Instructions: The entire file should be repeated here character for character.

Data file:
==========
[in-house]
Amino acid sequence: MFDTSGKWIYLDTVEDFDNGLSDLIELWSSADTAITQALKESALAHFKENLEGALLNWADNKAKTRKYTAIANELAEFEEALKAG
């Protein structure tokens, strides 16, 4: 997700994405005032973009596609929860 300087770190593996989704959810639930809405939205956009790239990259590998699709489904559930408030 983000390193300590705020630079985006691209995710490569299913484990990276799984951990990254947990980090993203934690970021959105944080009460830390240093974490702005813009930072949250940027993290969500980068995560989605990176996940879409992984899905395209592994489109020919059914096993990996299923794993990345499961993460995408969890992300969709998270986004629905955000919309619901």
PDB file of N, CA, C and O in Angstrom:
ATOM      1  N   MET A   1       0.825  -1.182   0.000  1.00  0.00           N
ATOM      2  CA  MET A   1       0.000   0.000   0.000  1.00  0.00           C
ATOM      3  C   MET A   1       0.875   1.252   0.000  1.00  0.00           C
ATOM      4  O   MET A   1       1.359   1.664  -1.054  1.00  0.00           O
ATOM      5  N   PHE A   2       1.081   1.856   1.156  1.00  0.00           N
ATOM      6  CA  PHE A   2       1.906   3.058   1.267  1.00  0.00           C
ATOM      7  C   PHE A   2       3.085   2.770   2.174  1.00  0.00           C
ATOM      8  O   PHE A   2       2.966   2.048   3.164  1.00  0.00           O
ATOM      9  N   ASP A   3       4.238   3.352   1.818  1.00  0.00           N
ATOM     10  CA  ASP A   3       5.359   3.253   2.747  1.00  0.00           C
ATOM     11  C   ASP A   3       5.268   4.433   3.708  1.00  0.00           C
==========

[in-house]
Amino acid sequence: MFDTSGKWIYLDTVEDFDNGLSDLIELWSSADTAITQALKESALAHFKENLEGALLNWADNKAKTRKYTAIANELAEFEEALKAG
């Protein structure tokens, strides 16, 4: 997700994405005032973009596609929860 300087770190593996989704959810639930809405939205956009790239990259590998699709489904559930408030 983000390193300590705020630079985006691209995710490569299913484990990276799984951990990254947990980090993203934690970021959105944080009460830390240093974490702005813009930072949250940027993290969500980068995560989605990176996940879409992984899905395209592994489109020919059914096993990996299923794993990345499961993460995408969890992300969709998270986004629905955000919309619901």
PDB file of N, CA, C and O in Angstrom:
ATOM      1  N   MET A   1       0.825  -1.182   0.000  1.00  0.00           N
ATOM      2  CA  MET A   1       0.000   0.000   0.000  1.00  0.00           C
ATOM      3  C   MET A   1       0.875   1.252   0.000  1.00  0.00           C
ATOM      4  O   MET A   1       1.359   1.664  -1.054  1.00  0.00           O
ATOM      5  N   PHE A   2       1.081   1.856   1.156  1.00  0.00           N
ATOM      6  CA  PHE A   2       1.906   3.058   1.267  1.00  0.00           C
ATOM      7  C   PHE A   2       3.085   2.770   2.174  1.00  0.00           C
ATOM      8  O   PHE A   2       2.966   2.048   3.164  1.00  0.00           O
ATOM      9  N   ASP A   3       4.238   3.352   1.818  1.00  0.00           N
ATOM     10  CA  ASP A   3       5.359   3.253   2.747  1.00  0.00           C
ATOM     11  C   ASP A   3       5.268   4.433   3.708  1.00  0.00           C